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Saint Cajetan


Saint Cajetan was son of Gaspar, lord of Thienna, and Mary Porta, persons of the first rank among the nobility of the territory of Vicenza, born October 1480 at Vicenza. He took his degree as doctor utriusque juris at Padua in his twenty-fourth year. In 1506 he became at Rome a prothonotary Apostolic in the court of Julius II. Being much delighted with the end proposed by the confraternity in Rome, called of the love of God, which was an association of zealous and devout persons who devoted themselves by certain pious exercises and regulations to labour with all their power to promote the divine honour, he enrolled himself in it.

Though remarkable for his intense love of God, he did not advance to the priesthood till 1516. Recalled to Vicenza in the following year by the death of his mother, he founded there a hospital for incurables, thus giving proof of the active charity that filled his whole life. He also founded the Hospital of the Incurables of Venice, together with the Venetian patricians Maria Malpier and Marina Grimani, in 1522, and also attending that of S. Giacomo di Augusta, in Rome.

But his zeal was more deeply moved by the spiritual diseases that, in those days of political disorder, infected the clergy of all ranks, he strove to reform them by instituting a body of regular clergy, who should combine the spirit of monasticism with the exercises of the active ministry.Returning to Rome in 1523 he laid the foundations of his new congregation, which was canonically erected by Clement VII in 1524. One of his four companions was Gian Pietro Caraffa, Bishop of Chieti (in Latin Theate), afterwards Paul IV, who was elected first superior, and from whose title arose the name Theatines. The order grew but slowly..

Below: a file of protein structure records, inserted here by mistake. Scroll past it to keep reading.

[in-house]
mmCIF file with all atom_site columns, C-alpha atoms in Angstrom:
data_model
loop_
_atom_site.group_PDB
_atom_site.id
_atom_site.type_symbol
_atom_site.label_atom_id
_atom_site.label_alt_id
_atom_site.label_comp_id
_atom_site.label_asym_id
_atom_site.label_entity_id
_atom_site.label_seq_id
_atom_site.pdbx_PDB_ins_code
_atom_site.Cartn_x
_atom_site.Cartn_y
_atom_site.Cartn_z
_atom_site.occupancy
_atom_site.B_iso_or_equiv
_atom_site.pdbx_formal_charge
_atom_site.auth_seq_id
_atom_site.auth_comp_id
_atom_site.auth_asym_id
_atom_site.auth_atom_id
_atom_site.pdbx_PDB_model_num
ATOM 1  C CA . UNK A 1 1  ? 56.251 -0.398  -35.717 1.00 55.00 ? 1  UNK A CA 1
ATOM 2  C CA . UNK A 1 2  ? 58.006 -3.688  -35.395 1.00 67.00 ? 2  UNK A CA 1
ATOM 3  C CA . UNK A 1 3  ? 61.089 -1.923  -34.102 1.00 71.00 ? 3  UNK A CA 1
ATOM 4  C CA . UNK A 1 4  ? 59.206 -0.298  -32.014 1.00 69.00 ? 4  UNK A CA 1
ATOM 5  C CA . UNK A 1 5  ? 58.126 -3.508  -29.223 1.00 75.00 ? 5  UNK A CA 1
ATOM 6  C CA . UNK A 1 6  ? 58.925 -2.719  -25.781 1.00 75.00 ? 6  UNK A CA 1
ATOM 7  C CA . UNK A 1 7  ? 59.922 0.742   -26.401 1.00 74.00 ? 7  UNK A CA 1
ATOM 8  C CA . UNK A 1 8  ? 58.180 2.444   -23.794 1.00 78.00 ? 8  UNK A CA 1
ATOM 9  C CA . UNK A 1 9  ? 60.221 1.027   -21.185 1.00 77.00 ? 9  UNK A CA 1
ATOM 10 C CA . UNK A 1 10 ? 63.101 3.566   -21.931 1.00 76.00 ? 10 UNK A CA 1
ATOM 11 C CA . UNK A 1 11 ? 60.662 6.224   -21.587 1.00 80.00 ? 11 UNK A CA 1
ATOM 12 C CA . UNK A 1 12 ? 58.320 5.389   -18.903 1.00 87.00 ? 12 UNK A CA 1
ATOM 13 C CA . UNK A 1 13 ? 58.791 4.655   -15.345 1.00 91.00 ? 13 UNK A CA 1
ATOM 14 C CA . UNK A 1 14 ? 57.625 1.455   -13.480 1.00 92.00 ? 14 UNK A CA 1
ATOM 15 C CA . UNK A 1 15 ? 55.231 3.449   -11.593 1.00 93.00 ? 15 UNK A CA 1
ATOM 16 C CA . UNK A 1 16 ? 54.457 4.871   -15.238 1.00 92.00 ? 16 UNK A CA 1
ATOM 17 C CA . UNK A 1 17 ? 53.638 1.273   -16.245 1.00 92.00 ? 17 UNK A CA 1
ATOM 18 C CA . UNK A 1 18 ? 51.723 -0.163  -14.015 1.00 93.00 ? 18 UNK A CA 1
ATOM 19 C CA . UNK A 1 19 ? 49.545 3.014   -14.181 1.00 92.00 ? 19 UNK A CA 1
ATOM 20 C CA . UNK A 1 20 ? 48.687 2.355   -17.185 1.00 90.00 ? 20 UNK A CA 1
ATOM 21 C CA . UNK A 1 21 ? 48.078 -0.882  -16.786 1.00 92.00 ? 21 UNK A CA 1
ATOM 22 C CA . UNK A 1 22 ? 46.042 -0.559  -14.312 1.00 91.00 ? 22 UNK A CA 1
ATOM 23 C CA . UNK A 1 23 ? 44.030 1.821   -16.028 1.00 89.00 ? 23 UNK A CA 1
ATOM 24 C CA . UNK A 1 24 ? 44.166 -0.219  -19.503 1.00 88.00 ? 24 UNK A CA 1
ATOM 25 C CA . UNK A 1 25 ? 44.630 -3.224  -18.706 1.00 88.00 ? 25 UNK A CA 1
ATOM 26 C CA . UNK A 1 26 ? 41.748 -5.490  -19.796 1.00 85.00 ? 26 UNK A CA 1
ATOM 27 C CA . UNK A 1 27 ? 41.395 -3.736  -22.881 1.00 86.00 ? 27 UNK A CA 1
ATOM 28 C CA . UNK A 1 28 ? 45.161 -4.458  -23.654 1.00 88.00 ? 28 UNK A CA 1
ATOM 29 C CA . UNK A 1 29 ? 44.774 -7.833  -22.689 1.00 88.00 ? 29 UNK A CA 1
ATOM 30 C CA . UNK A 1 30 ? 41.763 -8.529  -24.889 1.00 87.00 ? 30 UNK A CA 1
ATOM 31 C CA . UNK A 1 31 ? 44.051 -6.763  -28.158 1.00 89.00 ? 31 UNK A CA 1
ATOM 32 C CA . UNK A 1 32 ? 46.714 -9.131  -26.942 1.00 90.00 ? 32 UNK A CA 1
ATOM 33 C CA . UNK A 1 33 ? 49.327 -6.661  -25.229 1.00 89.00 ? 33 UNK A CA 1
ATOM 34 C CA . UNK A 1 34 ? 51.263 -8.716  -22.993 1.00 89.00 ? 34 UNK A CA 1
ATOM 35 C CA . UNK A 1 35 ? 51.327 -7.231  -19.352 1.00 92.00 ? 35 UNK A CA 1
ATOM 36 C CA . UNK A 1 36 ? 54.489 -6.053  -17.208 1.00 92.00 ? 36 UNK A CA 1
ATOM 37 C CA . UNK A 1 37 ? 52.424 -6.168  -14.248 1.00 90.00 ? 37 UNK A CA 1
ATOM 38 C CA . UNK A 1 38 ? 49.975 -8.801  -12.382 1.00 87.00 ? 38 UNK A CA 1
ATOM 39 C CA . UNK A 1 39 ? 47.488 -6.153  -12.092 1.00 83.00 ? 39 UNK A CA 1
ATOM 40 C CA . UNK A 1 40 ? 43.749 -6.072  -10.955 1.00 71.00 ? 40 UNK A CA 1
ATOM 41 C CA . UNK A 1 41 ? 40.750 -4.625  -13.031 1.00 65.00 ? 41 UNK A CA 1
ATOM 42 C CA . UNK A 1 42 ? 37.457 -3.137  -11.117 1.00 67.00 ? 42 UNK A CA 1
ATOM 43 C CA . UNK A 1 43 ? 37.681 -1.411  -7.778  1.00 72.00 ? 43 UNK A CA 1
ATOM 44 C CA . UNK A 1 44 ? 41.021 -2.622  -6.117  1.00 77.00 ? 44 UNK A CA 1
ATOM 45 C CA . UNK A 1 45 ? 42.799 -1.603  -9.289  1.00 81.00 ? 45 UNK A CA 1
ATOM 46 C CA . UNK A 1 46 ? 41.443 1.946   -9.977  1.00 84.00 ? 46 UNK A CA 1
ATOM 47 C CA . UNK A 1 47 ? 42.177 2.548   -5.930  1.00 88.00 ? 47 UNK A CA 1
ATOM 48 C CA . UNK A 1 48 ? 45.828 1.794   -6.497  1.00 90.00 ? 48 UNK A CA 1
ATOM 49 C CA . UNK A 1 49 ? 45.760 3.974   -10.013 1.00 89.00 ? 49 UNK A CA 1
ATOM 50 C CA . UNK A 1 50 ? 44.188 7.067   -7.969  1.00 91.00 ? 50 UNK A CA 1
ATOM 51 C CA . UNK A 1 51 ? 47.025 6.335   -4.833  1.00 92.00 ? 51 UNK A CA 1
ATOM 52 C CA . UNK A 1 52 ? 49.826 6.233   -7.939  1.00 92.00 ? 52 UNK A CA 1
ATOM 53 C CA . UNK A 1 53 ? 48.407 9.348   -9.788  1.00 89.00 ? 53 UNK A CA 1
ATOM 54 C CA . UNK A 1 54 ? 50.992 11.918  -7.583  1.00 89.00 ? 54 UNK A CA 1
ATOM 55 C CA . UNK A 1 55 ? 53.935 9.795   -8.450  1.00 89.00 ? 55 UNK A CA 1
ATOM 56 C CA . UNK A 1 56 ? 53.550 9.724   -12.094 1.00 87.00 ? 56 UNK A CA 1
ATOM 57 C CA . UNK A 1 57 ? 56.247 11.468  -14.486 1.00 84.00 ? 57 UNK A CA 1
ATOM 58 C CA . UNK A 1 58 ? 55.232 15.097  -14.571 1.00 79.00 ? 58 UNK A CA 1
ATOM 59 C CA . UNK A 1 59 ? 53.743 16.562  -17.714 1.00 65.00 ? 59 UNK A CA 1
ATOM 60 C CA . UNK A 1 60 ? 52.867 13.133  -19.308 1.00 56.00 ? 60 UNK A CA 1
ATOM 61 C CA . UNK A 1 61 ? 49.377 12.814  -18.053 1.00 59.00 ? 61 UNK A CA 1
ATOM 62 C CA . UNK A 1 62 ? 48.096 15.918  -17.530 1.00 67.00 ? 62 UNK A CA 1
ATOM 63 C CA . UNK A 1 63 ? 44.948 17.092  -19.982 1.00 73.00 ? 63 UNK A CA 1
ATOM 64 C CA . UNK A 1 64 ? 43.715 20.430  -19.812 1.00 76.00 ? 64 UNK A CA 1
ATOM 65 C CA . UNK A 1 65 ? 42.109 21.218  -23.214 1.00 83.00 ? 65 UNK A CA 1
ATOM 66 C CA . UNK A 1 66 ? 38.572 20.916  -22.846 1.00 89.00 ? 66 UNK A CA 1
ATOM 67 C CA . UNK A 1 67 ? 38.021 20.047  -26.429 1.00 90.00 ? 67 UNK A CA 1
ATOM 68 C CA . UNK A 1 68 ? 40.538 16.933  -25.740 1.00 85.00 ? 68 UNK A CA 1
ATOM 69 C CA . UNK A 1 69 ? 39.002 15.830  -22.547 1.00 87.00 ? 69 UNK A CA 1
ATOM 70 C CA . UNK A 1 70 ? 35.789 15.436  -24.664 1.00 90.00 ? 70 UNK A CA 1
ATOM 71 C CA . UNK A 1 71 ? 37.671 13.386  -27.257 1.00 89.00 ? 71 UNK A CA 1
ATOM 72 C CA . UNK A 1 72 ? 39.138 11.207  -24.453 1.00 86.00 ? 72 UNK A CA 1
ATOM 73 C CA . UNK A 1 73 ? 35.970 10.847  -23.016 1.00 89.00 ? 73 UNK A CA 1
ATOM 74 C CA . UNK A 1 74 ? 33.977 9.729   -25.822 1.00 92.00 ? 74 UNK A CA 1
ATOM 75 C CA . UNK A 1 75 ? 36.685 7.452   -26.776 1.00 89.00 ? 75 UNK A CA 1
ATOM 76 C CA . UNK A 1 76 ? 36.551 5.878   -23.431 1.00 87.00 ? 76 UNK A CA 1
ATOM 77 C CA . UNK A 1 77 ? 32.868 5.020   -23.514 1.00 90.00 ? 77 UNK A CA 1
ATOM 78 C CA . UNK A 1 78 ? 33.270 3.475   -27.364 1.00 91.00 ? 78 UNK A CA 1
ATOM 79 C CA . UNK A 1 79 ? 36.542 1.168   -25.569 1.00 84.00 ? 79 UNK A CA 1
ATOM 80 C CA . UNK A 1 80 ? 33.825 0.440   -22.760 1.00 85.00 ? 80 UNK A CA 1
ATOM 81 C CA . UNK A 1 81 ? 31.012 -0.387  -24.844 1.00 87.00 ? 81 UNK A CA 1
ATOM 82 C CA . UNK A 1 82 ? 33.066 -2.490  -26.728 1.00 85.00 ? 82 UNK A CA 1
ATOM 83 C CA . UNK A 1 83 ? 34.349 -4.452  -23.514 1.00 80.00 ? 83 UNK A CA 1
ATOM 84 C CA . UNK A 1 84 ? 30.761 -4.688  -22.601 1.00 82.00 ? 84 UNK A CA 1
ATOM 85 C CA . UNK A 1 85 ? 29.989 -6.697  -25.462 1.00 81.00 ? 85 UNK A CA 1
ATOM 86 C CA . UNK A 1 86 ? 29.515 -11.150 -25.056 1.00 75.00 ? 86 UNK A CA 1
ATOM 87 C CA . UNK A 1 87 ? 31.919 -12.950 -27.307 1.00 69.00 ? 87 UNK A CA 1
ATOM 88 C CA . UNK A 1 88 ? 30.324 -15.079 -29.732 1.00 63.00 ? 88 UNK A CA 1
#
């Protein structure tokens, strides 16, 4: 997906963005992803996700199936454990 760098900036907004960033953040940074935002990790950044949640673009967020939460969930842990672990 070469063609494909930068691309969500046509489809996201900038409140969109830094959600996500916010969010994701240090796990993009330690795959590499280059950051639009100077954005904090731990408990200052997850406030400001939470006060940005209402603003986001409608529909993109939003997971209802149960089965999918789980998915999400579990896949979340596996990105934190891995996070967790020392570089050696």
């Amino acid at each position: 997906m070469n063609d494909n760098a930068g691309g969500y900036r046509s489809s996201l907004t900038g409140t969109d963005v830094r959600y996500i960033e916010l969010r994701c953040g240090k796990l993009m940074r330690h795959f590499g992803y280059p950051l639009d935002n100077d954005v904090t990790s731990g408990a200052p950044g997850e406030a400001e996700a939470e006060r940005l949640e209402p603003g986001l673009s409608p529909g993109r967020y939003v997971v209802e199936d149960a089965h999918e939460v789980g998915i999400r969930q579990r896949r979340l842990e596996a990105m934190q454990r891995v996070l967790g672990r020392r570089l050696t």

Of a meek and sociable nature, endowed with luminous priestly virtues, Cajetan promoted the splendour of divine worship and frequent participation in the sacraments. We are dazzled in Cajetan by the veneration of the Nativity of our Lord Jesus Christ and his Passion, and especially the way in which this has been combined with devotion to the Virgin Mary. Hence, a certain iconography represents Saint Cajetan receiving the Child Jesus in his arms, as offered by the Virgin herself. This way of recreating the figure of Cajetan is based on his narration to Sister Laura Mignani, about a mystical experience he had, in the Basilica of Santa Maria Maggiore in Rome, on Christmas 1517.

Willing not to have a coin to pay for his burial, he devoted himself completely to a life of poverty, of service to the most needy and of trust in Divine Providence. Thus, filled with his life of holiness and dedication, he died in Naples on 7 August 1547. His mortal remains rest in the crypt of the Basilica of San Paolo Maggiore in Naples. Urban VIII beatified him on 8 October 8, 1629, while Clement X proclaimed him Saint on 12 April 1671. His liturgical feast is celebrated on 7 August.